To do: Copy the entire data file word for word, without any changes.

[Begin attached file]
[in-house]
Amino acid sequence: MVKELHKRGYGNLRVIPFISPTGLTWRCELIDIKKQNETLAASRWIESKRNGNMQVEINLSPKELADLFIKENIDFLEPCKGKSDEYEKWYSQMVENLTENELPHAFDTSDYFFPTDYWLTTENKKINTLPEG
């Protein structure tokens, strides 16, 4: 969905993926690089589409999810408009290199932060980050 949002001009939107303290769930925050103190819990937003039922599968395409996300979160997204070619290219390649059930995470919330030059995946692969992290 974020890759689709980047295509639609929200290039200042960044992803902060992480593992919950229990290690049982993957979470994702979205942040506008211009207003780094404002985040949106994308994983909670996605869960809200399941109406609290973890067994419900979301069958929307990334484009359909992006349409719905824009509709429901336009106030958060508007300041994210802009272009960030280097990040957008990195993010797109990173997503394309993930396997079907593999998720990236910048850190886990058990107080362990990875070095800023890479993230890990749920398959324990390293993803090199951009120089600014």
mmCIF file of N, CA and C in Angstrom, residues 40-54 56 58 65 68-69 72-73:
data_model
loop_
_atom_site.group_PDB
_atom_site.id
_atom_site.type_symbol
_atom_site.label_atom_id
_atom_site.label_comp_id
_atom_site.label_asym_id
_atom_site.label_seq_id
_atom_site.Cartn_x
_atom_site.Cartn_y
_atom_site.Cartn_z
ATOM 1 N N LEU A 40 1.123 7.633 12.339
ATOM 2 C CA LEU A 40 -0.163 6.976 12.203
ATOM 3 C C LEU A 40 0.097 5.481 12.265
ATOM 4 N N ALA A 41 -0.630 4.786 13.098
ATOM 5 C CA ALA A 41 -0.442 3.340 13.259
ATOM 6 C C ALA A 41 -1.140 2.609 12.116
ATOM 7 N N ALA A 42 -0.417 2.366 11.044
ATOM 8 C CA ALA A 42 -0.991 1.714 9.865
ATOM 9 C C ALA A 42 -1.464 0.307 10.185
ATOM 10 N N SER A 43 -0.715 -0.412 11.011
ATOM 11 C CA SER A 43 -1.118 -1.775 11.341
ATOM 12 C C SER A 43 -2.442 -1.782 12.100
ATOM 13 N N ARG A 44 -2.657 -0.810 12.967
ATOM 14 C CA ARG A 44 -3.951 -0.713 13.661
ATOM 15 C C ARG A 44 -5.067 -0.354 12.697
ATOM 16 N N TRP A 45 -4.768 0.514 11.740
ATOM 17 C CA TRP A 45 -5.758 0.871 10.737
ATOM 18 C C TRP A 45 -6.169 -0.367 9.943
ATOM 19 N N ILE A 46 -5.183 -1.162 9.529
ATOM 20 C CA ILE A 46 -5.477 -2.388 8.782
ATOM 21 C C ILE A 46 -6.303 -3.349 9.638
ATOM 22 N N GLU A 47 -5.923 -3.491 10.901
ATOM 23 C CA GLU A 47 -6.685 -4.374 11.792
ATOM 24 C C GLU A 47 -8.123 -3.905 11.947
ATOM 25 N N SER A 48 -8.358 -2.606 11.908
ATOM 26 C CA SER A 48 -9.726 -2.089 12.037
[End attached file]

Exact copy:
[in-house]
Amino acid sequence: MVKELHKRGYGNLRVIPFISPTGLTWRCELIDIKKQNETLAASRWIESKRNGNMQVEINLSPKELADLFIKENIDFLEPCKGKSDEYEKWYSQMVENLTENELPHAFDTSDYFFPTDYWLTTENKKINTLPEG
């Protein structure tokens, strides 16, 4: 969905993926690089589409999810408009290199932060980050 949002001009939107303290769930925050103190819990937003039922599968395409996300979160997204070619290219390649059930995470919330030059995946692969992290 974020890759689709980047295509639609929200290039200042960044992803902060992480593992919950229990290690049982993957979470994702979205942040506008211009207003780094404002985040949106994308994983909670996605869960809200399941109406609290973890067994419900979301069958929307990334484009359909992006349409719905824009509709429901336009106030958060508007300041994210802009272009960030280097990040957008990195993010797109990173997503394309993930396997079907593999998720990236910048850190886990058990107080362990990875070095800023890479993230890990749920398959324990390293993803090199951009120089600014």
mmCIF file of N, CA and C in Angstrom, residues 40-54 56 58 65 68-69 72-73:
data_model
loop_
_atom_site.group_PDB
_atom_site.id
_atom_site.type_symbol
_atom_site.label_atom_id
_atom_site.label_comp_id
_atom_site.label_asym_id
_atom_site.label_seq_id
_atom_site.Cartn_x
_atom_site.Cartn_y
_atom_site.Cartn_z
ATOM 1 N N LEU A 40 1.123 7.633 12.339
ATOM 2 C CA LEU A 40 -0.163 6.976 12.203
ATOM 3 C C LEU A 40 0.097 5.481 12.265
ATOM 4 N N ALA A 41 -0.630 4.786 13.098
ATOM 5 C CA ALA A 41 -0.442 3.340 13.259
ATOM 6 C C ALA A 41 -1.140 2.609 12.116
ATOM 7 N N ALA A 42 -0.417 2.366 11.044
ATOM 8 C CA ALA A 42 -0.991 1.714 9.865
ATOM 9 C C ALA A 42 -1.464 0.307 10.185
ATOM 10 N N SER A 43 -0.715 -0.412 11.011
ATOM 11 C CA SER A 43 -1.118 -1.775 11.341
ATOM 12 C C SER A 43 -2.442 -1.782 12.100
ATOM 13 N N ARG A 44 -2.657 -0.810 12.967
ATOM 14 C CA ARG A 44 -3.951 -0.713 13.661
ATOM 15 C C ARG A 44 -5.067 -0.354 12.697
ATOM 16 N N TRP A 45 -4.768 0.514 11.740
ATOM 17 C CA TRP A 45 -5.758 0.871 10.737
ATOM 18 C C TRP A 45 -6.169 -0.367 9.943
ATOM 19 N N ILE A 46 -5.183 -1.162 9.529
ATOM 20 C CA ILE A 46 -5.477 -2.388 8.782
ATOM 21 C C ILE A 46 -6.303 -3.349 9.638
ATOM 22 N N GLU A 47 -5.923 -3.491 10.901
ATOM 23 C CA GLU A 47 -6.685 -4.374 11.792
ATOM 24 C C GLU A 47 -8.123 -3.905 11.947
ATOM 25 N N SER A 48 -8.358 -2.606 11.908
ATOM 26 C CA SER A 48 -9.726 -2.089 12.037